How do children's bones form in their feet as they grow? Why is it so important to fit kids' shoes correctly? What are the risks of poorly fitting shoes?
How do children's bones form in the feet as they grow?
- At 6 months old your child’s feet are mostly made up of cartilage. As you can see the lighter the area the softer the bones are as there is more cartilage present.
- A 2 years old the bone structure is developing but there are still large gaps between the bones.
- At 8 years old the cartilage in your child’s feet is still there as the bones in their feet are not fully formed yet. The darker the area the harder the bone is, so stronger the stronger it will be. At this age the growth of their feet slows down and they only grow on average one whole size per year.
So as you can see even at the age of 8 years old it is still important to get your children’s feet measured as their bones are more pliable and susceptible to damage from shoes that do not fit properly. The bones in a child’s foot do not fully form until around 18 years of age. Therefore, during their childhood their feet are continuously growing and changing shape.
Here is a link to a page which provides some advice from a pediatrician
Why is it so important to fit your kids’ shoes correctly?
As you can see having properly fitting shoes isn't just important for the first few years of a child’s life. It is important throughout the whole of their childhood. Shoes fitted by a trained fitter ensures your child has healthy foot development in the years to come. It is important to get your child measured and their shoes fitted at every stage of development.
Shoes that are too narrow, too wide, too short or too long can cause damage to a child’s growing foot and will usually lead to the individual having misshapen feet later in life. Wearing poorly fitted shoes throughout your childhood can also lead to problems such as ingrowing toenails, bunions, hammer toe or even posture and back problems later in life.
Shoes that are too large cause less for concern – except that they will make the child clumsy and more prone to trips and falls. If the shoe is too small or tight then this is much more of an issue.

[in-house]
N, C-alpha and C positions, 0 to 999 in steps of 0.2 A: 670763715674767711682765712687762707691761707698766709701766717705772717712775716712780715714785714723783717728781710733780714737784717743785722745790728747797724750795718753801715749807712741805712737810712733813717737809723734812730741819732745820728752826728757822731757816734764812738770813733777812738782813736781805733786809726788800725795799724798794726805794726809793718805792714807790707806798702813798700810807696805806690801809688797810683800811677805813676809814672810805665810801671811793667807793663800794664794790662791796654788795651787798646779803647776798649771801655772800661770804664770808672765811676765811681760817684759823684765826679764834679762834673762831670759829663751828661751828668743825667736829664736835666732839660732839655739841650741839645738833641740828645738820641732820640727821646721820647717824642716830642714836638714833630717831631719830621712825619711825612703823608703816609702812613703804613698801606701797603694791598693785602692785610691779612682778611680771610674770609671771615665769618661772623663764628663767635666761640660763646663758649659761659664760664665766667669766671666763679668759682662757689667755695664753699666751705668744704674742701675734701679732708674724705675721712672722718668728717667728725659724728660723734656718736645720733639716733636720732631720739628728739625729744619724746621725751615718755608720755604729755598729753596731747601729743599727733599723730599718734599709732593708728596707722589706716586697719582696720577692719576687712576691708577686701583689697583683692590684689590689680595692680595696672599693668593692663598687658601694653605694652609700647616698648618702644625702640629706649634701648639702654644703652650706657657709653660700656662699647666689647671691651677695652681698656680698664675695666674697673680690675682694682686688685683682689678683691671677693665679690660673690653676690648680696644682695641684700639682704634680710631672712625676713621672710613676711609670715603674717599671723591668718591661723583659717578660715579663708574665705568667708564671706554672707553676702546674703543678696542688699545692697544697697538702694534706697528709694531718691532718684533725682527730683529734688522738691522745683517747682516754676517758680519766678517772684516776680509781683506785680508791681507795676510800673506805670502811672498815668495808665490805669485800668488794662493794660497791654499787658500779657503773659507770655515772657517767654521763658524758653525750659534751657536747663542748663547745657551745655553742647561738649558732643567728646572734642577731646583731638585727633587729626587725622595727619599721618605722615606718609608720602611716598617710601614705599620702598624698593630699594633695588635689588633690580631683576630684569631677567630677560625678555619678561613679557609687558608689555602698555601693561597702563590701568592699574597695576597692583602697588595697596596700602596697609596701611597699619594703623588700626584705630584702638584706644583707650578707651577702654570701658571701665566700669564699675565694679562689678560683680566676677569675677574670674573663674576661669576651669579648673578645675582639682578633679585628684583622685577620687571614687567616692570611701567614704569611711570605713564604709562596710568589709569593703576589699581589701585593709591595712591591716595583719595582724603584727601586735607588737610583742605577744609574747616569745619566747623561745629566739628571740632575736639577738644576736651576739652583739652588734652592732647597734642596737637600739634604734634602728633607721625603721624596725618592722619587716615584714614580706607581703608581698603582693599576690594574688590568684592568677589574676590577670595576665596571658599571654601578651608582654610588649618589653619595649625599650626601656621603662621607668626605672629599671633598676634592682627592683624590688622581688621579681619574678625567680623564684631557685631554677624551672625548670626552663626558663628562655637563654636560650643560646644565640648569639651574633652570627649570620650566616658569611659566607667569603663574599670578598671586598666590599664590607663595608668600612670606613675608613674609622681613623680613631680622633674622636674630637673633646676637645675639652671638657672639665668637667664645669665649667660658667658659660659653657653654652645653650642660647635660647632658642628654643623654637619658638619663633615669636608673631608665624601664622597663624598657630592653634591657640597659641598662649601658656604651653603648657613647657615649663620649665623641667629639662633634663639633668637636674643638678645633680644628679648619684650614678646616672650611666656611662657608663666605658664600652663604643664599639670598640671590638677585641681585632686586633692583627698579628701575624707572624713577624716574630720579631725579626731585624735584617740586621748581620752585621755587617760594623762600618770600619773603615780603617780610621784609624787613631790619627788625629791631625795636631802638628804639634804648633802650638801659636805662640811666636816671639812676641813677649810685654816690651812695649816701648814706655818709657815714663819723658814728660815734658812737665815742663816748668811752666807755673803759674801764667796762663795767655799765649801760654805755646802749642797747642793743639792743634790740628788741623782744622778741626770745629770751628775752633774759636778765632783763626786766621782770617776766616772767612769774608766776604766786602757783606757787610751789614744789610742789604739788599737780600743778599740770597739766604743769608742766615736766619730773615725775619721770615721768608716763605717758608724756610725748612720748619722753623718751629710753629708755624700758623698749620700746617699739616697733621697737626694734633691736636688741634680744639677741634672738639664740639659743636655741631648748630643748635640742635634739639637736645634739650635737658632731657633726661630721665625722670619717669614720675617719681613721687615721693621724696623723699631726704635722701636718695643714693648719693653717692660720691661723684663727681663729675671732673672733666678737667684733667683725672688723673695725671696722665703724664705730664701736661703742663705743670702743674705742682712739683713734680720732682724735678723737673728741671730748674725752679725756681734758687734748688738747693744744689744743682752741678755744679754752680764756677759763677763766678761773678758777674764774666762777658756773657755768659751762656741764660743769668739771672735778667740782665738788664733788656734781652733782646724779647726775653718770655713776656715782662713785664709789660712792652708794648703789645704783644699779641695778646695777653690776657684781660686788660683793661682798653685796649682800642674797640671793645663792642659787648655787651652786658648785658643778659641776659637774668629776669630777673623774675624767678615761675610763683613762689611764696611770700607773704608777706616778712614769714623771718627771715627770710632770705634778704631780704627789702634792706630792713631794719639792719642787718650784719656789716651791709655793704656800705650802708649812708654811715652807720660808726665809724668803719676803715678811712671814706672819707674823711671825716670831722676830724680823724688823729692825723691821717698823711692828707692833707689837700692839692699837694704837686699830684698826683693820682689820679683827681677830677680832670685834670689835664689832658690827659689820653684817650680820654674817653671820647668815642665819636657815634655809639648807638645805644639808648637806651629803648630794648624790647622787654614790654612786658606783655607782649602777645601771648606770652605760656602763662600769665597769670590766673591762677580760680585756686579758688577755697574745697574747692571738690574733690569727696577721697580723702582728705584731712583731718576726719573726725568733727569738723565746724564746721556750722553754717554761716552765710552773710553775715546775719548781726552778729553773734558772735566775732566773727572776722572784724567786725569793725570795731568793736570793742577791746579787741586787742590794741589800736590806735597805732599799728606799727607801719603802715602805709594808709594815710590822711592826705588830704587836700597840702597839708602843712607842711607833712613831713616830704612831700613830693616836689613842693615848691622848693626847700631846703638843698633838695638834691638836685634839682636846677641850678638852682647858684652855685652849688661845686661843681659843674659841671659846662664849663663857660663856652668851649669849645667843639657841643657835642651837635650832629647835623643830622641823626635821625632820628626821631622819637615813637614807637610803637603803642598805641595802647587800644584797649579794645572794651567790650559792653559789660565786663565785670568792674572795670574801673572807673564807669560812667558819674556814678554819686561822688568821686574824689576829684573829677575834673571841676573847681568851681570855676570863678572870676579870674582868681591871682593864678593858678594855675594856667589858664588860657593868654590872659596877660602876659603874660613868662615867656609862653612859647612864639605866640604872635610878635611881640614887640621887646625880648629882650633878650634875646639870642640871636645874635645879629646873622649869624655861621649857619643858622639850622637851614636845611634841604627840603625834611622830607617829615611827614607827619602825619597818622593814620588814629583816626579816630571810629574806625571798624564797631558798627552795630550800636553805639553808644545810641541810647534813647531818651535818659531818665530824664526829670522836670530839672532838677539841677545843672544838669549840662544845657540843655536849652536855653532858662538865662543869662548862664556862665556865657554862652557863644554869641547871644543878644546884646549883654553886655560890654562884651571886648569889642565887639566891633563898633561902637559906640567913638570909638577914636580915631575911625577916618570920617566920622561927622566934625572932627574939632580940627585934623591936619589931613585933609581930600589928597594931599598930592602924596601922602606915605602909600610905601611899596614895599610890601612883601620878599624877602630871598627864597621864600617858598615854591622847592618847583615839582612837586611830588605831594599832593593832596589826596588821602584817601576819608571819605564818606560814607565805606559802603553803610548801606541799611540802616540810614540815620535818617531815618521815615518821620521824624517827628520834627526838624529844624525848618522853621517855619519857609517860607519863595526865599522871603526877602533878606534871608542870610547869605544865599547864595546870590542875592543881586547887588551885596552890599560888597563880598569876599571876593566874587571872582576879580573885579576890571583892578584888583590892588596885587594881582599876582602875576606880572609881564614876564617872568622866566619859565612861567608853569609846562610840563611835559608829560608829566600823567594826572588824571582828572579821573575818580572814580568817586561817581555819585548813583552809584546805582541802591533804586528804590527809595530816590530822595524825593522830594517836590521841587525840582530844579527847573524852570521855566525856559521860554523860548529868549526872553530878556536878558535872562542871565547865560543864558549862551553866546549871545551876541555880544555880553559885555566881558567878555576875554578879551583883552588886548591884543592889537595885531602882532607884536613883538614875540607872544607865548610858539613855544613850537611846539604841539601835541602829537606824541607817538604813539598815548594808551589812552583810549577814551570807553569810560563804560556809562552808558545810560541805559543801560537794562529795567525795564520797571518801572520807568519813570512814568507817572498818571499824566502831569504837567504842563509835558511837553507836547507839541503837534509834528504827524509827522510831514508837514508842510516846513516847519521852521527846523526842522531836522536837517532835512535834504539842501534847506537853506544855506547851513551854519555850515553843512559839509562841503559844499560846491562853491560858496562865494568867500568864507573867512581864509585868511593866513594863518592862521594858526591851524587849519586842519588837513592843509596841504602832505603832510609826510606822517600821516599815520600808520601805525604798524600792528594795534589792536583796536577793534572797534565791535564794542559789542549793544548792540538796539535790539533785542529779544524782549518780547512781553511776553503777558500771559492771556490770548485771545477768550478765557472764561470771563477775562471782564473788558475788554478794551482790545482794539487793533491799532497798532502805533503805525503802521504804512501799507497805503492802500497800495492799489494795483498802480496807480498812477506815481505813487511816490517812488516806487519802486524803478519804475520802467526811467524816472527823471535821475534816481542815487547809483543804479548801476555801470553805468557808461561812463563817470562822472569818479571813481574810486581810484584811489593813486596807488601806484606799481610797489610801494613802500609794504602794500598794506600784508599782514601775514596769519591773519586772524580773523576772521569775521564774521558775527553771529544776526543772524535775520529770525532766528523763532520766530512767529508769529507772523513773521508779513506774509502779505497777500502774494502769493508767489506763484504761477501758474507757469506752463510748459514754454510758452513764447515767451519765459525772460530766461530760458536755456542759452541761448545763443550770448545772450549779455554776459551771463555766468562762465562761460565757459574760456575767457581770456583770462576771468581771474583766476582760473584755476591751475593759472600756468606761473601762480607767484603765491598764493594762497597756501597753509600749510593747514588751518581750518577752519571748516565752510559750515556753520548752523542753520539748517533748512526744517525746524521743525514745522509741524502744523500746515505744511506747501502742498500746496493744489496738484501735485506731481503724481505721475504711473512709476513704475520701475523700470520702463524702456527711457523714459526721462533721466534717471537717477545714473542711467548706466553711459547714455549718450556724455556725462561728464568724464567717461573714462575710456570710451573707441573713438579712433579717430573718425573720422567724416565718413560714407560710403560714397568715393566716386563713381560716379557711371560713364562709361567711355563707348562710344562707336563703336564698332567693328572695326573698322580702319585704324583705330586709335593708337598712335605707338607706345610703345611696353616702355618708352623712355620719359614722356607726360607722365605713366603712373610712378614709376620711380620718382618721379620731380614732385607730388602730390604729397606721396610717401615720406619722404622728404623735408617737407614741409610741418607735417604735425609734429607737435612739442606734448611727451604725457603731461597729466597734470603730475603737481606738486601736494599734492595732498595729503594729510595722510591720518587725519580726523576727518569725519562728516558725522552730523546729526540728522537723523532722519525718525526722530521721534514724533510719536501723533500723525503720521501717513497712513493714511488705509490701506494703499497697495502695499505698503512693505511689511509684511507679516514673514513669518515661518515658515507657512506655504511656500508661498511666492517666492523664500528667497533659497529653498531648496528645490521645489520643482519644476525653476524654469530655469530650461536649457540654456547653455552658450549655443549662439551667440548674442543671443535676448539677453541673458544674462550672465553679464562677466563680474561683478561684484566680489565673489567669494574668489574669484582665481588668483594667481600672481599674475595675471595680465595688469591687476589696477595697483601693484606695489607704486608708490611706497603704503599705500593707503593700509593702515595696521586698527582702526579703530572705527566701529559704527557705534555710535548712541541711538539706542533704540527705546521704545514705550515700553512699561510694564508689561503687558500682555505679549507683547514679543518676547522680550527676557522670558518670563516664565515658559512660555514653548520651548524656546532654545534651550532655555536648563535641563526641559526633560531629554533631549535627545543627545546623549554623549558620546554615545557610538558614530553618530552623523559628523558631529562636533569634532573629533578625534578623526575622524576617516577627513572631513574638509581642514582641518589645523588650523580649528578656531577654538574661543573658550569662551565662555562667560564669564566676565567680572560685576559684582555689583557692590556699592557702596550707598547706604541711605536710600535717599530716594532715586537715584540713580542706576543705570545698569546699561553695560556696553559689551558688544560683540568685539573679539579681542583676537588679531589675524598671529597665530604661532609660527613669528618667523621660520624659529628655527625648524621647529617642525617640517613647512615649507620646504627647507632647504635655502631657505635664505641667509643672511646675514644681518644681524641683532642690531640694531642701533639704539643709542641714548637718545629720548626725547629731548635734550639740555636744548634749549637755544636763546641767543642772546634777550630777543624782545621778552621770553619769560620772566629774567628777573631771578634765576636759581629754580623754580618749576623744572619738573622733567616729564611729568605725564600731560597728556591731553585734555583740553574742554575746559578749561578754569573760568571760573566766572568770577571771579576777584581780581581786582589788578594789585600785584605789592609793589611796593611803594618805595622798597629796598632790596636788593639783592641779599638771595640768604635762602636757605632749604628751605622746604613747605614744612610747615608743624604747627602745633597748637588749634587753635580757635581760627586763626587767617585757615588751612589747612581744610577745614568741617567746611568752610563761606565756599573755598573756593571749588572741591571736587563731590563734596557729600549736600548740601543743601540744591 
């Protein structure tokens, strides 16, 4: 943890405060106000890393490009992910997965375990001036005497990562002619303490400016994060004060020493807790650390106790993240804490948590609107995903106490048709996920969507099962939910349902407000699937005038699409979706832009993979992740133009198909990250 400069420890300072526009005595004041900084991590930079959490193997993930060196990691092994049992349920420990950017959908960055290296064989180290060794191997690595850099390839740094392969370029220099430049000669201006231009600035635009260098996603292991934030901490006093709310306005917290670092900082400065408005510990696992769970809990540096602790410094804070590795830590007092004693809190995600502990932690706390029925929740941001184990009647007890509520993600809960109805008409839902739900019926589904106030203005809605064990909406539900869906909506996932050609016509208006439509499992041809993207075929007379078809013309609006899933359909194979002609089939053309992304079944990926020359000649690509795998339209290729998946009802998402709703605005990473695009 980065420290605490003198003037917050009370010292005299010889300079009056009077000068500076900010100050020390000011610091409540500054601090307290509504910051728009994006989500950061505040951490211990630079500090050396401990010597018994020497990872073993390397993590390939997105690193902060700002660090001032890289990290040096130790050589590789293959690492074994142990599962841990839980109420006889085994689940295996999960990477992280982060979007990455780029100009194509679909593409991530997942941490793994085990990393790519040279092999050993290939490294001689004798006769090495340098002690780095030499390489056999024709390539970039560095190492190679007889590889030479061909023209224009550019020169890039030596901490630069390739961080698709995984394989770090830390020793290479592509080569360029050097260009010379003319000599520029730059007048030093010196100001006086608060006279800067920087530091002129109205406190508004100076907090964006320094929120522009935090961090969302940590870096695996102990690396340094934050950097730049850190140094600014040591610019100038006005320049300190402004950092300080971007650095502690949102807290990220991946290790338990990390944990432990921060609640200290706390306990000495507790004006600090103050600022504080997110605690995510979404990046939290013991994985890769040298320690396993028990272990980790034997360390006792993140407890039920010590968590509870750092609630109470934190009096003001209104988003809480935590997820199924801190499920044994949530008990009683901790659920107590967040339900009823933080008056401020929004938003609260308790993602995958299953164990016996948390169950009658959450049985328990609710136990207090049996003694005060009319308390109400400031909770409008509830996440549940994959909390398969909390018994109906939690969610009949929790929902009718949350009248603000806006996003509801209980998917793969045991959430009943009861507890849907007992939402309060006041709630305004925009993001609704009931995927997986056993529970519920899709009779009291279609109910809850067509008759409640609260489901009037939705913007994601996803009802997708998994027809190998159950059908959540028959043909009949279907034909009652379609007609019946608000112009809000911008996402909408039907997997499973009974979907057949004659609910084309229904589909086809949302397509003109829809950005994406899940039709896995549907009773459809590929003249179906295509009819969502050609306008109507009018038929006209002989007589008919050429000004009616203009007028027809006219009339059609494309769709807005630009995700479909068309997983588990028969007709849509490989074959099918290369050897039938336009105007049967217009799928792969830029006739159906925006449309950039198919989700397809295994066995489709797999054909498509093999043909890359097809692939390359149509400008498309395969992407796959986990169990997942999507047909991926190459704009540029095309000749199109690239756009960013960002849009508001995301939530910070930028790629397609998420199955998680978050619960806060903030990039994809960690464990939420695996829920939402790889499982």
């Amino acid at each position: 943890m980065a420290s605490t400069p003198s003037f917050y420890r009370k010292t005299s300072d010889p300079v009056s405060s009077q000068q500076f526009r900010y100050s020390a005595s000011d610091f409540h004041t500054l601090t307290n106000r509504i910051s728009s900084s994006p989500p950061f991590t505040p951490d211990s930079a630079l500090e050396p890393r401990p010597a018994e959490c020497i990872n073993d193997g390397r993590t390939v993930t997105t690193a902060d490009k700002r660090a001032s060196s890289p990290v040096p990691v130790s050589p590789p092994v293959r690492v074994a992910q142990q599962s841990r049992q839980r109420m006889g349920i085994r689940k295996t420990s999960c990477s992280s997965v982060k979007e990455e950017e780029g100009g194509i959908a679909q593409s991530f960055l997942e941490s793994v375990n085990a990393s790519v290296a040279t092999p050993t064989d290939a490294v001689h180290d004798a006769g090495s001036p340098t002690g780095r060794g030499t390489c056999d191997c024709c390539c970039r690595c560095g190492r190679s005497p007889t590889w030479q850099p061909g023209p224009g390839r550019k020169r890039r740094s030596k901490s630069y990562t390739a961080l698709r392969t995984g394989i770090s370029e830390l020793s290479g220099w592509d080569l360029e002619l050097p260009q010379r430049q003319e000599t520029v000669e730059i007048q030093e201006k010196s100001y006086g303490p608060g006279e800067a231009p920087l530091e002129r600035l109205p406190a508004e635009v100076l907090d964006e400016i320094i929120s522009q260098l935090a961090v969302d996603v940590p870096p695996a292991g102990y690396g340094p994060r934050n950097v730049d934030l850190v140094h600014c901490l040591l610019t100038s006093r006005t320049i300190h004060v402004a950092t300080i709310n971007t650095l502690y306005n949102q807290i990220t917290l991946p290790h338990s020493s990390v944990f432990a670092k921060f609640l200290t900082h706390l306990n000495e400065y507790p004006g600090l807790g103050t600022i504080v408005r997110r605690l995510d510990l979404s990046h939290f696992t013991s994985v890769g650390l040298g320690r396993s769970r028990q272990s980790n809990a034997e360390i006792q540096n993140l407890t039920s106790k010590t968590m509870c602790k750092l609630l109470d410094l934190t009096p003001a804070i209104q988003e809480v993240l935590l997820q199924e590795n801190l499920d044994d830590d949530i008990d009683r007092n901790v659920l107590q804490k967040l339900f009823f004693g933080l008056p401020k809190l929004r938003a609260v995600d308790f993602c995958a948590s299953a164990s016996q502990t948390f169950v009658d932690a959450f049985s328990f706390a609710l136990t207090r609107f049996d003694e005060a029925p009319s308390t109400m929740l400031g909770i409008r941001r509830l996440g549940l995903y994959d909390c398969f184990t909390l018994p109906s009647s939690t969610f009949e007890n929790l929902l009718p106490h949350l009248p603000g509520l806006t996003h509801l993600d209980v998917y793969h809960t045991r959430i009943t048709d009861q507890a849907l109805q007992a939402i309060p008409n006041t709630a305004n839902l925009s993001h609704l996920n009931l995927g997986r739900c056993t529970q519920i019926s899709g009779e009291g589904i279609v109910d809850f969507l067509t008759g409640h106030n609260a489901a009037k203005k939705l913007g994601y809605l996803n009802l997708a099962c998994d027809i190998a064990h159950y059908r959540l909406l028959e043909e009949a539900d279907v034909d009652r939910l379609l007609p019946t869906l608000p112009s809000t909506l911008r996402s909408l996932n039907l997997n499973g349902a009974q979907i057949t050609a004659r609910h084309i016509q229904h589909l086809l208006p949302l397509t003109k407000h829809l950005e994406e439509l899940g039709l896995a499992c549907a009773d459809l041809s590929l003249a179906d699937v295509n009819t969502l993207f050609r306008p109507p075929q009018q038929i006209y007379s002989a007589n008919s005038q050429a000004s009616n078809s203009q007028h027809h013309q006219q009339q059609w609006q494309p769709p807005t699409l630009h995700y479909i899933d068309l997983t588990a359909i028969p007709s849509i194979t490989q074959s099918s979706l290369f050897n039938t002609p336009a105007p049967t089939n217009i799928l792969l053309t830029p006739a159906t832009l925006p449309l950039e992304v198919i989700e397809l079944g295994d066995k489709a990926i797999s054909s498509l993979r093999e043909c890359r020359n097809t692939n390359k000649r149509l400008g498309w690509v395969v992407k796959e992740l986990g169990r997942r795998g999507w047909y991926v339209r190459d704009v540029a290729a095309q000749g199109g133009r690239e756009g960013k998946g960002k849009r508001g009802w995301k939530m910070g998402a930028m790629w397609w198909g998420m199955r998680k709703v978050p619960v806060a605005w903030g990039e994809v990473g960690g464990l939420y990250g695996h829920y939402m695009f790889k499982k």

In some situations, parents are keen to recycle a child’s shoe to a sibling once they have outgrown it. Whilst this is very tempting to do it is not recommended as each child's sole is different and the shoe will have stretched and adapted over time to fit the foot. It is a particular issue if the foot has a collapsed arch as it will have likely changed the sole of the shoe. Fitting this shoe to another child can become a source of pain and discomfort which can affect the foot and leg.
No children’s feet are the same. A trained shoe fitter will advise you on the shoe that is the correct size and shape for your child’s feet.
All brands vary in fit and indeed even shoes within a brand's range will fit differently. This is because shoes are often first developed around a wooden mould and therefore each shoe will have different characteristics which will influence the fit. In addition, it is not just the length and width of a child's foot that varies but also the arch, the bridge, the shape of the heel and the relative position of the ankle bone. All of these factors influence the fit of a particular shoe on any one child. So, what is the basic difference in some of the key brands from a style and fitting perspective?
This famous English brand offers a wide range of fits from E (narrow fit) through to an H (extra wide) and come in half sizes. The vast majority of children, perhaps 85-90%, will be either an F or G width.
This German brand tends to be good for a narrower foot (i.e. E-F width) and they come in European sizes
This Italian brand tends to be good for a standard to wider foot (i.e. F-G width)
This American brand are good for the wider foot from a G-H width
This is an American brand which is good for wider foot and someone with a higher bridge as they come up quite deep.